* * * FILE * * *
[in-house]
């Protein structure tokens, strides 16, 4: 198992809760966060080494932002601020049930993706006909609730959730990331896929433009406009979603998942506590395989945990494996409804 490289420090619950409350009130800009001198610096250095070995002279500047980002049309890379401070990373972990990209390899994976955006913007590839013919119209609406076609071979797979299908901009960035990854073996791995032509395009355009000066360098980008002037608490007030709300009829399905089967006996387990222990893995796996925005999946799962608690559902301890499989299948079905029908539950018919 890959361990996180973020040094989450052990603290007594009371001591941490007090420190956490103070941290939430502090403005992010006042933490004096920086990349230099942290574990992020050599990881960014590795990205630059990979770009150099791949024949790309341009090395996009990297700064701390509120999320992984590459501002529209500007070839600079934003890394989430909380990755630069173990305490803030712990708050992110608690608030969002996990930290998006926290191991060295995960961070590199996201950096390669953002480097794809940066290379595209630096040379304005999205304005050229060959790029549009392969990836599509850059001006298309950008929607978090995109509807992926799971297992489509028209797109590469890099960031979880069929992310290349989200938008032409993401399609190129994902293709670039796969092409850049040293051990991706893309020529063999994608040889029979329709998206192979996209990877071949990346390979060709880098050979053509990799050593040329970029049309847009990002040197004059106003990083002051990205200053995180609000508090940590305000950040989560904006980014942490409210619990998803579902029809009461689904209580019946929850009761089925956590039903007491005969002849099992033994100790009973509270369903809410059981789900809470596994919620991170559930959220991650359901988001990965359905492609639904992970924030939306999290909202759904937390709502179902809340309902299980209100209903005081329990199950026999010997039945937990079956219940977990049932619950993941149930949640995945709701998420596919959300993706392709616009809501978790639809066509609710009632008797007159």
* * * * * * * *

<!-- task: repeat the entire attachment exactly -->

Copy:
[in-house]
């Protein structure tokens, strides 16, 4: 198992809760966060080494932002601020049930993706006909609730959730990331896929433009406009979603998942506590395989945990494996409804 490289420090619950409350009130800009001198610096250095070995002279500047980002049309890379401070990373972990990209390899994976955006913007590839013919119209609406076609071979797979299908901009960035990854073996791995032509395009355009000066360098980008002037608490007030709300009829399905089967006996387990222990893995796996925005999946799962608690559902301890499989299948079905029908539950018919 890959361990996180973020040094989450052990603290007594009371001591941490007090420190956490103070941290939430502090403005992010006042933490004096920086990349230099942290574990992020050599990881960014590795990205630059990979770009150099791949024949790309341009090395996009990297700064701390509120999320992984590459501002529209500007070839600079934003890394989430909380990755630069173990305490803030712990708050992110608690608030969002996990930290998006926290191991060295995960961070590199996201950096390669953002480097794809940066290379595209630096040379304005999205304005050229060959790029549009392969990836599509850059001006298309950008929607978090995109509807992926799971297992489509028209797109590469890099960031979880069929992310290349989200938008032409993401399609190129994902293709670039796969092409850049040293051990991706893309020529063999994608040889029979329709998206192979996209990877071949990346390979060709880098050979053509990799050593040329970029049309847009990002040197004059106003990083002051990205200053995180609000508090940590305000950040989560904006980014942490409210619990998803579902029809009461689904209580019946929850009761089925956590039903007491005969002849099992033994100790009973509270369903809410059981789900809470596994919620991170559930959220991650359901988001990965359905492609639904992970924030939306999290909202759904937390709502179902809340309902299980209100209903005081329990199950026999010997039945937990079956219940977990049932619950993941149930949640995945709701998420596919959300993706392709616009809501978790639809066509609710009632008797007159």